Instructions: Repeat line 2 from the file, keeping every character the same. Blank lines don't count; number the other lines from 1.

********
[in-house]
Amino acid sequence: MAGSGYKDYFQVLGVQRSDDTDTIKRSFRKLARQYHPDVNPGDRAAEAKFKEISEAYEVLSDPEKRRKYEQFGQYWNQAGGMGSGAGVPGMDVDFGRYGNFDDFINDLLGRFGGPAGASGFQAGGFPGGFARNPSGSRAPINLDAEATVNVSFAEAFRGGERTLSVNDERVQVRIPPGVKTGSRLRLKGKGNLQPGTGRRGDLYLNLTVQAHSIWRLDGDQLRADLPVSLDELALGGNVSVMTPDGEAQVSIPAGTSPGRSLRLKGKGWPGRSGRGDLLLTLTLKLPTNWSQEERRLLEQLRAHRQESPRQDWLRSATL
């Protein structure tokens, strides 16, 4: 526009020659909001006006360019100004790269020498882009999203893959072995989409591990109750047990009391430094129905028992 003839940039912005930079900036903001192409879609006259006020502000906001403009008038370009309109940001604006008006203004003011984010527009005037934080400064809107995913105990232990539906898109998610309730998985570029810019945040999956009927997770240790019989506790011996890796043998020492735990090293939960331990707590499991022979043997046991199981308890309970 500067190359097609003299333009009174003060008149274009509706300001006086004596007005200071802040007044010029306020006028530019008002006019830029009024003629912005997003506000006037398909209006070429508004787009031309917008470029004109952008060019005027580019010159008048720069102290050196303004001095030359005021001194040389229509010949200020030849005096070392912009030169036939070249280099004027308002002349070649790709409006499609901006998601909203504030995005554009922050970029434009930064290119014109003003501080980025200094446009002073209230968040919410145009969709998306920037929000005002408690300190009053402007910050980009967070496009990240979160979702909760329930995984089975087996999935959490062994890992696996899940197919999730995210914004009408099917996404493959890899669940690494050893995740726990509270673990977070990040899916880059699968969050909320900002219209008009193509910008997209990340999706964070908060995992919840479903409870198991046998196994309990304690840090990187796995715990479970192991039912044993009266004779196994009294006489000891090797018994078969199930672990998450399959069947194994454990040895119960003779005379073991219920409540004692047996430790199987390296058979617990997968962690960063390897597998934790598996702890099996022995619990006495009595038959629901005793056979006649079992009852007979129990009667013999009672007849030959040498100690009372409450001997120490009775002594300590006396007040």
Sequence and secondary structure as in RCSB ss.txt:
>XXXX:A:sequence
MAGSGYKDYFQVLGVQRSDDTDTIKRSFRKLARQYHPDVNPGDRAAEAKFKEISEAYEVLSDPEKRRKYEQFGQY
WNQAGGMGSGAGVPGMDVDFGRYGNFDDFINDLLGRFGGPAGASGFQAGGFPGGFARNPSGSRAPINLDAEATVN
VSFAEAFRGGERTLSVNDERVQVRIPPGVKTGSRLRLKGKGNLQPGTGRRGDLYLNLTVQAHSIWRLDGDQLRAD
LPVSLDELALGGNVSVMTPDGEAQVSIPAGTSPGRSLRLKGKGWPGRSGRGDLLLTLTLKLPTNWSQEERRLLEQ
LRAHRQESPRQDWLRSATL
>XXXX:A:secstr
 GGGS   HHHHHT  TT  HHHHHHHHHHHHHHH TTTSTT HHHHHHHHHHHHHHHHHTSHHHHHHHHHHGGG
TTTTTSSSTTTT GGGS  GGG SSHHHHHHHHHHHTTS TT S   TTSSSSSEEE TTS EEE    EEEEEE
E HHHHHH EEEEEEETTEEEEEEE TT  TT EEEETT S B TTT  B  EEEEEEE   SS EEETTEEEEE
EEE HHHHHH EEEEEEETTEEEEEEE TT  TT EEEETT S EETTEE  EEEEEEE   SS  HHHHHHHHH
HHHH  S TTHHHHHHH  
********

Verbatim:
Amino acid sequence: MAGSGYKDYFQVLGVQRSDDTDTIKRSFRKLARQYHPDVNPGDRAAEAKFKEISEAYEVLSDPEKRRKYEQFGQYWNQAGGMGSGAGVPGMDVDFGRYGNFDDFINDLLGRFGGPAGASGFQAGGFPGGFARNPSGSRAPINLDAEATVNVSFAEAFRGGERTLSVNDERVQVRIPPGVKTGSRLRLKGKGNLQPGTGRRGDLYLNLTVQAHSIWRLDGDQLRADLPVSLDELALGGNVSVMTPDGEAQVSIPAGTSPGRSLRLKGKGWPGRSGRGDLLLTLTLKLPTNWSQEERRLLEQLRAHRQESPRQDWLRSATL